Wednesday, October 26, 2016

The Aim Game

Lots of administrators love to see the aim on the board. I learned this very early. When I first started teaching, I had never heard of an aim. When teachers taught me, they had an aim, I guess, but didn't write it on the board. In NYC, the aim is about the closest thing to a religious doctrine I can think of. My first supervisor told me the aim must be in the form of a statement. My second said it must be in the form of a question. Or maybe vice-versa. I don't really remember.

Most supervisors now say it must be a question. Evidently, if you don't place one on the board you can't possibly know what you are doing. The thing is, though, that if you don't actually know what you are doing, the relative quality of your aim won't mitigate that at all. And if you do, for my money, it doesn't make a bit of difference whether you write it or not. I don't believe students are so simple minded they can't comprehend what's going on unless you reduce it to a statement, question, or even an emoji. Still, if supervisors want them so bad, who am I to start a fight over that?

I favor simple questions. If I'm teaching present progressive, or something that forces my students to use it, I'll write, "What are you doing?" Some colleagues won't. They'll write things like, "How can we describe what's happening right now?" And then there's literature. If I were teaching Jurassic Park, and I have once or twice, I might write, "What's the best thing to do when a dinosaur is chasing you?" The answer, of course, is run like hell, which is what the characters spent that chapter doing.

My colleagues will write, "How do we show a deep understanding of literature via use of literary elements?" These are things that the geniuses who write the NY State Regents exams deem crucial when discussing literature. You have to talk about theme, setting, character, and a few other things or you can't possibly understand or appreciate what you read. It's very important, you see, that we reduce things like literature into five or ten defined areas and describe it like that.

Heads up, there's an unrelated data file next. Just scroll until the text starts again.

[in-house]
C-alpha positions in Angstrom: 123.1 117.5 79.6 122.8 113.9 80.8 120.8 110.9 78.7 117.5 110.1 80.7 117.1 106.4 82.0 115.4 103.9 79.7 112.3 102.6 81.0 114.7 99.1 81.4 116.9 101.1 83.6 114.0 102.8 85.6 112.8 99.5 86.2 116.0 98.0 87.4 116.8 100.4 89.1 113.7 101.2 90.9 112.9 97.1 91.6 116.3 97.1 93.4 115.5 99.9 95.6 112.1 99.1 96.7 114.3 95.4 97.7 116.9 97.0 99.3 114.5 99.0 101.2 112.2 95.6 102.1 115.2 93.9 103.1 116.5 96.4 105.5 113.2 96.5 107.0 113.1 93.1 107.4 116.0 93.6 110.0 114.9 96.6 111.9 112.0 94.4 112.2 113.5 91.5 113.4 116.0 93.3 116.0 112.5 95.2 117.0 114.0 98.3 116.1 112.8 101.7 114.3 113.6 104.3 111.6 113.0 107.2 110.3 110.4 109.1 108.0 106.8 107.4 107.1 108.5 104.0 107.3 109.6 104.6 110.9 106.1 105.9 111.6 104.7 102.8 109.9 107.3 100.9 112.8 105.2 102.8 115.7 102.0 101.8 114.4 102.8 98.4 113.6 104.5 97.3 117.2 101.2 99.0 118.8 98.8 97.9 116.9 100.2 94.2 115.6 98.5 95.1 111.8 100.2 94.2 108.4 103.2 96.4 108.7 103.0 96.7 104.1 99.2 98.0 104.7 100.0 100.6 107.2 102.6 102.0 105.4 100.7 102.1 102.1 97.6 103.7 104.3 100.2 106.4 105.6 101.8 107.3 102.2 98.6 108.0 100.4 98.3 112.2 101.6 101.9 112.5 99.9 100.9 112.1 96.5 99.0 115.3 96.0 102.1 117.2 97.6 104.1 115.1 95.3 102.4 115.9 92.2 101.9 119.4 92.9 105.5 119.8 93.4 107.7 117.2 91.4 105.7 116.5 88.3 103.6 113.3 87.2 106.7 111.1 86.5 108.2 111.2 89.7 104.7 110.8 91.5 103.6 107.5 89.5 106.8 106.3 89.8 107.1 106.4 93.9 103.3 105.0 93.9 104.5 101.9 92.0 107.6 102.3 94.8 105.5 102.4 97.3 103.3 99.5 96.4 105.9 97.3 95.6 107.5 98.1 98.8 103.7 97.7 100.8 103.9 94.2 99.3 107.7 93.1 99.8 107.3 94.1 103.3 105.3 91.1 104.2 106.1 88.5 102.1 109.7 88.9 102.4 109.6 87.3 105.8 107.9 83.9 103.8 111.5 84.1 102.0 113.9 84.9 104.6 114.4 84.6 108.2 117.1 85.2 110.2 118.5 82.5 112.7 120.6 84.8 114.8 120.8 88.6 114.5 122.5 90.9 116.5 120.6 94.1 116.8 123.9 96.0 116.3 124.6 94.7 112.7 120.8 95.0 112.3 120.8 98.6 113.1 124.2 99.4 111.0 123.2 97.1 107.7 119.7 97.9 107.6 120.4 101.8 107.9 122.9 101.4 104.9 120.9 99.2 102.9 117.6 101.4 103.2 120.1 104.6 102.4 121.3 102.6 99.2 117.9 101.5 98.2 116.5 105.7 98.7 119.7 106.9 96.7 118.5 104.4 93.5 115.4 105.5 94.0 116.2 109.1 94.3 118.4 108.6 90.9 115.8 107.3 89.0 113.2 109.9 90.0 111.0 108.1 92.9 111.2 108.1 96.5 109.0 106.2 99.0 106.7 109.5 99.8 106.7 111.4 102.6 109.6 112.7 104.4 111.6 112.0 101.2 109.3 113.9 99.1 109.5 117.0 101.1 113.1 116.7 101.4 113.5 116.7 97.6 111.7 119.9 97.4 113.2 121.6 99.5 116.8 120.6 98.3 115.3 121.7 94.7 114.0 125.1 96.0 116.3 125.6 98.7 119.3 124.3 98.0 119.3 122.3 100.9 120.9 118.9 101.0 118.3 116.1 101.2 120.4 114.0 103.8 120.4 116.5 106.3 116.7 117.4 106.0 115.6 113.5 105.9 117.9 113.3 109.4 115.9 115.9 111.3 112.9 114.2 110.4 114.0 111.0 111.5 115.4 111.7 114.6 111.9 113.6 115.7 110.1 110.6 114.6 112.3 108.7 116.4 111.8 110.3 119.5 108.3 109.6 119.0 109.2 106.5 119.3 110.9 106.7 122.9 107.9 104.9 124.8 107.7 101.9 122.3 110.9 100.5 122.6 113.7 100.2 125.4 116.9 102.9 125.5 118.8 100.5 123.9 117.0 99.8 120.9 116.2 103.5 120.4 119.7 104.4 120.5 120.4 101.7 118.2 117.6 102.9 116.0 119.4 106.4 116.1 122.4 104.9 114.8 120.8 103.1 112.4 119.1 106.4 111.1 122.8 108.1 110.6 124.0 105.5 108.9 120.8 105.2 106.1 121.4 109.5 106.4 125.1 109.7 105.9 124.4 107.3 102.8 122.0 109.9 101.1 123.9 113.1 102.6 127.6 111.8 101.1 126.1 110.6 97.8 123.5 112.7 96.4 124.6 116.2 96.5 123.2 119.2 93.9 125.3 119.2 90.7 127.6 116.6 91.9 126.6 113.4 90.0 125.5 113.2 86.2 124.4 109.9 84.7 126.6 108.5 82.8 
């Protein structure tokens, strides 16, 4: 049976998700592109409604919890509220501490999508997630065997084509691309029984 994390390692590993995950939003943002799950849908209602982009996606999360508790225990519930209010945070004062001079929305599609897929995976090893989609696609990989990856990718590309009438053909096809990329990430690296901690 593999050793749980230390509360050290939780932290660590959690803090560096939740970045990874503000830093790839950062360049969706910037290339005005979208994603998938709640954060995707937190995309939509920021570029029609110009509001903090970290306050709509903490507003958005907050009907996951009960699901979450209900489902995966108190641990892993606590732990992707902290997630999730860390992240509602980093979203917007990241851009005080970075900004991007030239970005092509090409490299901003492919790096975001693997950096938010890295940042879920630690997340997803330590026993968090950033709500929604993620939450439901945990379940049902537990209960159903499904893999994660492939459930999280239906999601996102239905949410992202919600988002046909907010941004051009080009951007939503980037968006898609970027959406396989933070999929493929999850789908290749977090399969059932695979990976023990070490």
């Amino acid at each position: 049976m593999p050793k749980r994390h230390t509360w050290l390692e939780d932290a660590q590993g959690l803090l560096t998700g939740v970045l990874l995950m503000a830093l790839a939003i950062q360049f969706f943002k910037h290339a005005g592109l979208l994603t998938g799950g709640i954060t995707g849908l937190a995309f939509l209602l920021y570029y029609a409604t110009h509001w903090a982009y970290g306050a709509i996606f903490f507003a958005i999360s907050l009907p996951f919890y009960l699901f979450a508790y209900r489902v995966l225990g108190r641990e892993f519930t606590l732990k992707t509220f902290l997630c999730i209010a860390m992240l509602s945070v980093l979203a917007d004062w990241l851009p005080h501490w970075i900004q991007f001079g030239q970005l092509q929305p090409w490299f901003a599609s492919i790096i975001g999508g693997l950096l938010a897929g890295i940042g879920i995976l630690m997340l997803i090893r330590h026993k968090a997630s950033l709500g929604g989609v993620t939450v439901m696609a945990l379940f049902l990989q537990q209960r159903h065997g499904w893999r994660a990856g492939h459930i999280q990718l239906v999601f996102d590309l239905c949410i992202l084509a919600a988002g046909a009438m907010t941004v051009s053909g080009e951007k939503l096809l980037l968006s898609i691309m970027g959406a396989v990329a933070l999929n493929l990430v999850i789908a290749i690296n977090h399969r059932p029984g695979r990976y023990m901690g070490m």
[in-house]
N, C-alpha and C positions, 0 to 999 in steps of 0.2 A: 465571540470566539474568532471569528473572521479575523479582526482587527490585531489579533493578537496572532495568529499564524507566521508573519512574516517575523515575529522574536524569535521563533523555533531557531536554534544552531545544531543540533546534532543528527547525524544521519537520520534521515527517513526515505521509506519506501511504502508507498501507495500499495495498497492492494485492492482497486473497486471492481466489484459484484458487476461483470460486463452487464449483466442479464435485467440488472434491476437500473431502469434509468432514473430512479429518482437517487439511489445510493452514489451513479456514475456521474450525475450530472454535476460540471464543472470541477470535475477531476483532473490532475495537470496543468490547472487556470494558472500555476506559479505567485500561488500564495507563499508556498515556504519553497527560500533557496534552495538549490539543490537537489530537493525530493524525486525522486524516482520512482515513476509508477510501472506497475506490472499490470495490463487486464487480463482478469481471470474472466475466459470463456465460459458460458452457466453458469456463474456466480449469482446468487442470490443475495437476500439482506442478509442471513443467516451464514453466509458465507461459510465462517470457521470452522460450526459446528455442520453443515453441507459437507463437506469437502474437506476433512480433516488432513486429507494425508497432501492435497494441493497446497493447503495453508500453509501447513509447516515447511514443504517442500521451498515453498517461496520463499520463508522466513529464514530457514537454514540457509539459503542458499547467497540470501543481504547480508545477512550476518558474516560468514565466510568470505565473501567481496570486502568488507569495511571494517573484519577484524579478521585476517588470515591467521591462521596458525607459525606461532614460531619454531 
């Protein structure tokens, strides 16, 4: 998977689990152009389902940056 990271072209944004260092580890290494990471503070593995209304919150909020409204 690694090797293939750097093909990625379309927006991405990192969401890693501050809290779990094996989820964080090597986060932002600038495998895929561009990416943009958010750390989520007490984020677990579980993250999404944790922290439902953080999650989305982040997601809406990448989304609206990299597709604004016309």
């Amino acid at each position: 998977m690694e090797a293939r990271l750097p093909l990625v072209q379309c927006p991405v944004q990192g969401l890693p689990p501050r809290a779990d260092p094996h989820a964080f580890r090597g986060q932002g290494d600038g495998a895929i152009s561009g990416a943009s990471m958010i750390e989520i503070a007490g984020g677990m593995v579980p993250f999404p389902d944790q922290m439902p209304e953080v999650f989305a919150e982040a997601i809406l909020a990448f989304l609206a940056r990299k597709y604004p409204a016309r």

I see things like, "How can we explore the deeper meaning in this limerick?" and I don't even want to read the thing. What do I care if the young man from Nantucket was driven by his environment to perform whatever unnatural tale unfolded? Would it have been more poignant if he had done it in Brooklyn?

Then there's that other thing, the instructional objective, which my first supervisor insisted I place on a lesson plan. I didn't understand the difference between an IO and an aim for years, and I was lucky because I haven't had a supervisor since who cared whether or not I wrote one. And anyway, the UFT Contract specifies that lesson plans are for teachers, and the layout is at the teacher's discretion. (I had great fun pointing that out to a pompous bureaucrat who visited my school and said schools would close if lesson plans didn't contain Common Core Standards. Teachers came up to me for days and thanked me for being there.)

I didn't really figure out what the instructional objective was until I observed a class in which a new teacher wrote on the board, "Students will be able to explain the meaning of this piece of literature via utilization of literary elements." That's what it is,  I thought to myself, as I advised the young teacher that what she had written was not, in fact, an aim, and that the principal would not be offering her a raise and promotion if she continued to write such things on the board.

If you have to write an aim, I think, it ought to be some kind of hook. It ought not to contain language that suggests what we are going to do is tedious crap. To me, even when I am compelled to teach tedious crap (like how to pass the English Regents Exam), I try to find some way to personalize things. Now it isn't easy when you're doing test prep, which is precisely why I hate doing test prep.

What I do now is teach kids how to speak and love English. It's one of my favorite things, and I hope to make it one of their favorite things too. I can tell them that they will use what I teach pretty much every day of their lives. They can use it if they go to college, they can use it if they go to work, and they can use it if they're hungry and want a hamburger. In fact, a student once wrote a composition for me about the difficulties he encountered trying to order a hamburger in a restaurant. It was pretty funny, to him too, as he'd finally acquired enough language to easily procure as many burgers as his money could buy.

For the life of me, I don't understand why anyone wants to make opening questions complicated. I think I'm in the minority here, though, so if I'm missing something feel free to let me know why.
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